It looks like you're using Internet Explorer 11 or older. This website works best with modern browsers such as the latest versions of Chrome, Firefox, Safari, and Edge. If you continue with this browser, you may see unexpected results.
Library & Learning Commons spaces at the York campus will be closed on May 17th & 18th due roof maintenance. Library & Learning Commons spaces at the Lancaster campus will be closed on May 19th due duct maintenance. For opening changes, please check our updatespage.
Illuminates daily life in slave society in America from colonial times to the end of the Civil War. Provides information on the business and regulation of slavery, the plantation way of life, work, family and community, culture and leisure, health and medicine, religion, resistance and rebellion, and slavery and freedom in the North.
This essay collection focuses on Douglass' contributions to American and African American literature. In addition to offering new perspectives of Narrative of the Life of Frederick Douglass, Written by Himself, this volume contains critical essays about "What to the Slave is the Fourth of July?," The Heroic Slave, and Douglass' later autobiographies. It also considers Douglass' writings alongside the works of his contemporaries and explores his continuing literary legacy in the global twenty-first century.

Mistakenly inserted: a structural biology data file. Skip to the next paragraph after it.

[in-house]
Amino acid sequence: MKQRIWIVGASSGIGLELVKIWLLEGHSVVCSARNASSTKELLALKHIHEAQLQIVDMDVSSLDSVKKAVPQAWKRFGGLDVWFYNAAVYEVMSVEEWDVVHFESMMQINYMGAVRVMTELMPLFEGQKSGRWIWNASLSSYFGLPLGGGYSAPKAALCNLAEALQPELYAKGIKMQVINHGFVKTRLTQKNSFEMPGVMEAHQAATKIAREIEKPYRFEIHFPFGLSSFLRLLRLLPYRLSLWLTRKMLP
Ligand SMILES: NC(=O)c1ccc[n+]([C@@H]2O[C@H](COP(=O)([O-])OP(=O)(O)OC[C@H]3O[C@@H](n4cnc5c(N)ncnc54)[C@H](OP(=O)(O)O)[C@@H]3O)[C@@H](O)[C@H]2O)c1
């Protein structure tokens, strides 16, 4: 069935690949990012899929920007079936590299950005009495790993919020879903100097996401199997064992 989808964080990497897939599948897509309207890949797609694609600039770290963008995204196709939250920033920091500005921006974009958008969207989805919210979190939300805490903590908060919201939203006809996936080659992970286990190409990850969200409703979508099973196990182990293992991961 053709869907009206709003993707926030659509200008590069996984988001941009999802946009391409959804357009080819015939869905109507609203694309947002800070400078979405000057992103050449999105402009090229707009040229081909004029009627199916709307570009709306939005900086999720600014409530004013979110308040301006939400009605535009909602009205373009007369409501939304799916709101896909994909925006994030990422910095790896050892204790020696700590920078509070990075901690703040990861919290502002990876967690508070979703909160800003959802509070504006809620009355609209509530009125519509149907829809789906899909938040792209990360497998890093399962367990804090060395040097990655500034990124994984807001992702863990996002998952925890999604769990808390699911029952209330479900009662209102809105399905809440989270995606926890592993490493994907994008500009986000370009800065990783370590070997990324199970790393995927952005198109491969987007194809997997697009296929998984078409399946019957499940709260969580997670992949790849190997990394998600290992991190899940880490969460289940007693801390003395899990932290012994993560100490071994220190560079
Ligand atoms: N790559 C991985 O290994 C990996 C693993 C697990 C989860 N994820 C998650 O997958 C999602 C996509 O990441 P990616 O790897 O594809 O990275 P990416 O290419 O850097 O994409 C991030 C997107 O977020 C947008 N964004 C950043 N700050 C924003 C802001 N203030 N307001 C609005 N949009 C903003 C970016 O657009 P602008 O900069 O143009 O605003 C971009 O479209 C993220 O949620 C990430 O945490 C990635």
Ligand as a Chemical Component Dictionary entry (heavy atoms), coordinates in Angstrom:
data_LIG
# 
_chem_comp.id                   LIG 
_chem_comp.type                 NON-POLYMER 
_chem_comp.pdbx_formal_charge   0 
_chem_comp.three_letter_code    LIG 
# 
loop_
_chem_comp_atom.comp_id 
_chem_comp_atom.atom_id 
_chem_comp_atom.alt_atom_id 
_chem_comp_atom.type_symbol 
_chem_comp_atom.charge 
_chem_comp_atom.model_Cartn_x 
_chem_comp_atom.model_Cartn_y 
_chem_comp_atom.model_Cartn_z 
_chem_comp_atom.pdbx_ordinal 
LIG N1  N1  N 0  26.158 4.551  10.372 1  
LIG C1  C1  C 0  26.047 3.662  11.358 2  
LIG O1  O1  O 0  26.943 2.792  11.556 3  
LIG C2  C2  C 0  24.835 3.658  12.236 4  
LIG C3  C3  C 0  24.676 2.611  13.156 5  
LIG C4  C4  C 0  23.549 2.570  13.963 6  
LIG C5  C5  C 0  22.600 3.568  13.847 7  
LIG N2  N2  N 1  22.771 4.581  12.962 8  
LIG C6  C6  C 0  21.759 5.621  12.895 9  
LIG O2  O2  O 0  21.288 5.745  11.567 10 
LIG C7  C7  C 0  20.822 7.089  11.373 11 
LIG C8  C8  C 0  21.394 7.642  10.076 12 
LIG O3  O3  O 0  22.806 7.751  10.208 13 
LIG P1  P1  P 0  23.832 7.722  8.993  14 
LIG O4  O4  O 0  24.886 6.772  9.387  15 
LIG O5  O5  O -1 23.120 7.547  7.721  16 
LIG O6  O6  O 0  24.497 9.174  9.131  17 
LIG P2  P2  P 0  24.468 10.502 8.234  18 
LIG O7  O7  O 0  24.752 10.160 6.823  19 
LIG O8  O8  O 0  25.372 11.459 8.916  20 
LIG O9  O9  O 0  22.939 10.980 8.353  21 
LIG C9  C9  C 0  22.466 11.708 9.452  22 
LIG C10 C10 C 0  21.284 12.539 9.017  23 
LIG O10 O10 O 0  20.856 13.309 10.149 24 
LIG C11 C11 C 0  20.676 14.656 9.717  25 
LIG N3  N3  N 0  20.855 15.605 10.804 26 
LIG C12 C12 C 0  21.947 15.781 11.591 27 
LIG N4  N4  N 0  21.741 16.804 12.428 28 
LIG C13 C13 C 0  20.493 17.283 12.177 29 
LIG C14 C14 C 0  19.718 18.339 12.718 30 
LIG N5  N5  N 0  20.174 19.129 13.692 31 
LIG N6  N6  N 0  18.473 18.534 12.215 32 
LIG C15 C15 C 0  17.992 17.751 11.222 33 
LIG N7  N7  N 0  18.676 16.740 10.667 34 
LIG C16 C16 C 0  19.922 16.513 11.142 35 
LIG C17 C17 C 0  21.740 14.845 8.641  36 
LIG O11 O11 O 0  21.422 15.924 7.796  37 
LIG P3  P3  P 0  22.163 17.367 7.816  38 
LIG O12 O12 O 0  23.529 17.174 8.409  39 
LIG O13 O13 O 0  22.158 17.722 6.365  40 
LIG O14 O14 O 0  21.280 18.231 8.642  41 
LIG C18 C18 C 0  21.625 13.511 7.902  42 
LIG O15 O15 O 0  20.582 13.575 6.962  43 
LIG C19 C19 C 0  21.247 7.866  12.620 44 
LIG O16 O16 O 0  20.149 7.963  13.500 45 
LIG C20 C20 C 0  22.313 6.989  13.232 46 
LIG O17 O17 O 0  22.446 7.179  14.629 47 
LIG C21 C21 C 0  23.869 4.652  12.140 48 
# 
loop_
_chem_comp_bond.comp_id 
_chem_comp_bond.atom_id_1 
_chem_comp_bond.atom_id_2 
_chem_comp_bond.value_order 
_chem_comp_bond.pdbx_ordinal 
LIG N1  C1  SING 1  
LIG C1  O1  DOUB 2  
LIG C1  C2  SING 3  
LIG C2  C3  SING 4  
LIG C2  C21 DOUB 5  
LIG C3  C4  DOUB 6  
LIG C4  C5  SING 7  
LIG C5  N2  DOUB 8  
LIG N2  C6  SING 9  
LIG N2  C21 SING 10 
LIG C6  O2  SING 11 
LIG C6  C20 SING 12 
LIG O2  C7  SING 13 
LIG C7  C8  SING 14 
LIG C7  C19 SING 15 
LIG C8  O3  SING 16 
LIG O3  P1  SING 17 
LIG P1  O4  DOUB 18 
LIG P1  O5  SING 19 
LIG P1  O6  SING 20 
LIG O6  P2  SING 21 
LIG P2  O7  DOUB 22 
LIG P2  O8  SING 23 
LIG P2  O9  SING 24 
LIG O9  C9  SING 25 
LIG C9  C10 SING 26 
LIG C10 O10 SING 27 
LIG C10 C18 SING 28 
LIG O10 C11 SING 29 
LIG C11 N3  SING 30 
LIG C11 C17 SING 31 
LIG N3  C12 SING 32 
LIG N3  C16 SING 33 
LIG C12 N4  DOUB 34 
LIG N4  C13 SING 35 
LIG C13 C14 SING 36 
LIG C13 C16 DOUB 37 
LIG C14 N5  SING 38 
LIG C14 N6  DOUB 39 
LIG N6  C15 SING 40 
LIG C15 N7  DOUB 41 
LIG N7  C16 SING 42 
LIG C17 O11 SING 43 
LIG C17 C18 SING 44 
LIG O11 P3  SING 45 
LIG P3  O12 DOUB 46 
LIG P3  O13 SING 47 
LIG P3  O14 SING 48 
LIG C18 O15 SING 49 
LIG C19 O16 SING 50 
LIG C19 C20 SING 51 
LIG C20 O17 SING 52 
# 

Alexandra Finley adds crucial new dimensions to the boisterous debate over the relationship between slavery and capitalism by placing women's labor at the center of the antebellum slave trade, focusing particularly on slave traders'ability to profit from enslaved women's domestic, reproductive, and sexual labor.
Transatlantic Slave Trade (Black History in Two Minutes Serie)
This film illustrates how black lives changed dramatically in the aftermath of the American Revolution. For free black people, these years were a time of opportunity, but for most African Americans, the era represented a new nadir.
A musical art form, the American Spiritual, was born out of the folk songs of slaves. Melodies of backbreaking work were hummed, sung, and passed on throughout the Deep South over fields of cotton, greens, cowpeas, yams, rice,...
The purpose of this website is to provide a comprehensive history of the abolition and anti-slavery movements in the United States, from the Colonial period until 1865. This includes a social, political, and economic history of both slavery in America and its opponents.
This collection consists of 105 library books and manuscripts, totalling approximately 8,700 pages drawn principally from the Law Library and the Rare Book and Special Collections Division of the Library of Congress, with a few from the General Collections.